Young Americans

Nine scenes from the lives of new Minnesotans

But that's not why Julia hits the dance floor whenever the DJs cue up Gloria Gaynor's "I Will Survive." She prefers caprice to cheap irony. Graduating from high school in a splintered nation, she discovered that Ukrainian, not Russian, was suddenly the preferred language for those trying to go to college. As for Chernobyl, "My mom was scared; people were saying all the children would get sick and die in 10 years. But when you are a teenager you don't worry about your health."

At 22, she's still not worrying, peppering her conversations with laughter and a giddy incredulity ("What, you don't like Boney M?!" she says, after professing admiration for that particular 1970s Euro-disco demigod) that makes her almond eyes open wider. It is the sparkle of the charmed, of someone aware she is on permanent clemency. "In the Soviet Union, if you get your diploma as an engineer, you are going to be an engineer for the rest of your life. People don't change. Here, change is normal," she says. This summer, Julia is doing a management-systems internship at United Health Care. In the fall, she'll go back to the U for her senior year, and resume her part-time work as a customer-service rep for Norwest Banks. Does she know what she wants to be doing five or 10 years from now? "Sure," she says. "I want to travel." (Britt Robson)

Rishi Ragoonananis

Rishi Ragoonananis the seventh and youngest batsman in the lineup for the International Cricket Club. The ICC is one of the oldest and most amiable teams in Minneapolis's 20-year-old cricket league, and with a record of 2-5, includes some of the most gracious losers. Rishi is not one of them. In Trinidad, where he lived until last year, he served as captain of the Marabelle Senior Comprehensive School's club and he tried out for the under-18 national team; playing in a recreational league in the U.S. represents a rather precipitous step down. "I love cricket," Rishi says. "At home, all I do is play cricket. I live in front of the field and I play every day."

In Trinidad, Rishi hoped to become a professional player--however long the odds against it--but upon leaving school, the more immediate probability was a job clearing cane on a small family sugar plantation. The word "plantation" itself might be misleading, though; Rishi's father works the plot his father left him alongside a few hired hands. While Rishi's grandparents were born in Trinidad, his great-grandparents--or great-great-grandparents, maybe--were themselves migrants. "After the end of slavery, the British brought [East] Indians to work the fields as indentured laborers," Rishi explains. "My family's been there now for like 1,000 years." Which explains the traces of Rishi's Afro-Caribbean patois--or what he calls "the broken English" he spoke before entering secondary school. While Rishi paces the boundary of the field in marshmallow-like leg pads, waiting for his turn at bat, he sings along to a dancehall tune with a Guinean spectator: "I'm a black man living in a white man's world."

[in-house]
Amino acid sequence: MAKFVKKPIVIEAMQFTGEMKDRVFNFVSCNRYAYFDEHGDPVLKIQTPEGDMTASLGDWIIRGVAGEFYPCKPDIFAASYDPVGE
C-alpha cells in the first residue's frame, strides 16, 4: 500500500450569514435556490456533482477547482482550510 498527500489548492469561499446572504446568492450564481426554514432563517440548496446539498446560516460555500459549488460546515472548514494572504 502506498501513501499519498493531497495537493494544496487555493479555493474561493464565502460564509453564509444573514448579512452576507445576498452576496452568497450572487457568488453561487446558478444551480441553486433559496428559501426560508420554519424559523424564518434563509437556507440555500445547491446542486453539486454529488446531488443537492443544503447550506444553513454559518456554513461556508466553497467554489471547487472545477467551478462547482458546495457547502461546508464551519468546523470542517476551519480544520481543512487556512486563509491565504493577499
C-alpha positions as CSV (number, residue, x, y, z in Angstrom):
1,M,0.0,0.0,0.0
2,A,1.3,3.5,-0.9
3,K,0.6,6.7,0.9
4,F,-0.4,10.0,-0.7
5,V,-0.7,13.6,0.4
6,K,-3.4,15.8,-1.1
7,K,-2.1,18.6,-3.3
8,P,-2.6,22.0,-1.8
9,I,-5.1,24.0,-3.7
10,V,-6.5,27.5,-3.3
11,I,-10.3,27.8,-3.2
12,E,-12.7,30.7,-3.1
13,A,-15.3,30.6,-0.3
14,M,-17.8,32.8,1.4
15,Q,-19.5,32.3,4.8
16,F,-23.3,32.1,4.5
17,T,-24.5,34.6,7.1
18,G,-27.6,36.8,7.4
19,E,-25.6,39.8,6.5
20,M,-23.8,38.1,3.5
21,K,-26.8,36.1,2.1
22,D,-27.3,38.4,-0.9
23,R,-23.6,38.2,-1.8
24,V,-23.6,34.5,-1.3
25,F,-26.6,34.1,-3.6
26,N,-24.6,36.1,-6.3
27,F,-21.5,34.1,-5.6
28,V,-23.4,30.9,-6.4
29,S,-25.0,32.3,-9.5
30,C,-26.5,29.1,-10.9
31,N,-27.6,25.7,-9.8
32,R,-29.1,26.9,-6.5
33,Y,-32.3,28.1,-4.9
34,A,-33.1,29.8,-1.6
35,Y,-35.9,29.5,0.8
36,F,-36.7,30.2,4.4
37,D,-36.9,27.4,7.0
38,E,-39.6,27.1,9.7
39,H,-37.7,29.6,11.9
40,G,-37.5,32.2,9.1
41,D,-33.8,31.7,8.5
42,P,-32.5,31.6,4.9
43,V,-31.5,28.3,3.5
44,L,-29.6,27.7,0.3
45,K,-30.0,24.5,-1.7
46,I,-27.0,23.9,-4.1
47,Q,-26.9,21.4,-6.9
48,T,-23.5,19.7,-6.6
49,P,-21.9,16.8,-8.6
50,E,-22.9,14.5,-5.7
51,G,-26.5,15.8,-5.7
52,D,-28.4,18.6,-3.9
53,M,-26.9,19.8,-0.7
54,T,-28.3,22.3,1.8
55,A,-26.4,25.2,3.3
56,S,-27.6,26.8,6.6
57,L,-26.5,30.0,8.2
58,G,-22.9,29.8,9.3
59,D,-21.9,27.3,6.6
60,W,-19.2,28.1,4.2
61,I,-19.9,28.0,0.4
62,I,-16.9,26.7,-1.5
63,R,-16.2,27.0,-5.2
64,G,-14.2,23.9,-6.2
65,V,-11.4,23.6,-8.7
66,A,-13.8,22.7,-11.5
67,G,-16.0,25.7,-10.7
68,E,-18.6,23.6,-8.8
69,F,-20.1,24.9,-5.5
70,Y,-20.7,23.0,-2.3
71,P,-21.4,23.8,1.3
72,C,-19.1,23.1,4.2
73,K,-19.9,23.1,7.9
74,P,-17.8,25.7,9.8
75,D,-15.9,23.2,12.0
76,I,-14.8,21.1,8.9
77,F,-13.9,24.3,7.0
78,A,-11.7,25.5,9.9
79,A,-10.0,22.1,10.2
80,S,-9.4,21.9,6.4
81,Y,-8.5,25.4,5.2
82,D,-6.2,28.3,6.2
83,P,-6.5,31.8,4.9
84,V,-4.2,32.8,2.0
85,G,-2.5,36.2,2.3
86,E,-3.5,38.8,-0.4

While many of Rishi's teammates have already established themselves in the states--Systems Analyst seems to be the most common job description here--Rishi works long hours as a chef at the Hickory Hut while attending Normandale Community College as a full-time student. He studies computers there and also acting; he recently appeared in a skit "about two guys in a bar, talking about broads and ho's and stuff."

"Everyone else comes here, they want to be a doctor or a lawyer," Rishi says, smiling. "I want something else."

Then a man named Charles goes down to the Cavaliers on a fly ball, and Rishi steps up to the wicket. The bowler takes his hurried steps toward the batter and releases the heavy red ball with a snap of the wrist. Rishi strokes it into the air where an infielder makes a catch; in a sport where a single player's at-bat can last a few hours, this is more than a modest disappointment. Rishi shuffles back to the sideline, nodding his head. Tomorrow, it's back to work at the Hickory Hut. No cricket until next Saturday afternoon. "That bowler is shit," Rishi says then, and he covers his face with a still-gloved hand. (Michael Tortorello)

Virgilio Brodas Ramirez

This past Christmas Eve, Virgilio Brodas Ramirez was sick in bed when he learned that back home, his father had died. An Indian from Guatemala's altiplano, the elder Brodas was a gentle man who worked ceaselessly but was never very productive. When Brodas was small, his father fixed watches and clocks in the hamlet where the family lived in the mountains outside the town of Chichicastenango. His mother and grandmother grew corn, beans, and squash and scraped together the money to send Brodas and his siblings to school. No road connected the village to the town five miles east; the region was too poor and the trip would go straight down one mountainside and up another. But that was okay with his father, who was perpetually uncomfortable with the macho standards set by the crilollos.

In 1982, paramilitary death squads killed one of Brodas's brothers. Feeling endangered, the rest of the family moved to a city. There, his mother opened a small store. But his father never worked again. Instead, he walked the streets looking for bits of gold and silver he could sell. In 1985, Brodas fell in love with a woman from Robbinsdale. She had, he says, the most distinctive outlook he'd ever encountered: She was the same person no matter where she was. They got married and lived in Quetzaltenango for about a year before moving to Minnesota, a decision that was wrenching for Brodas because it meant leaving his family.

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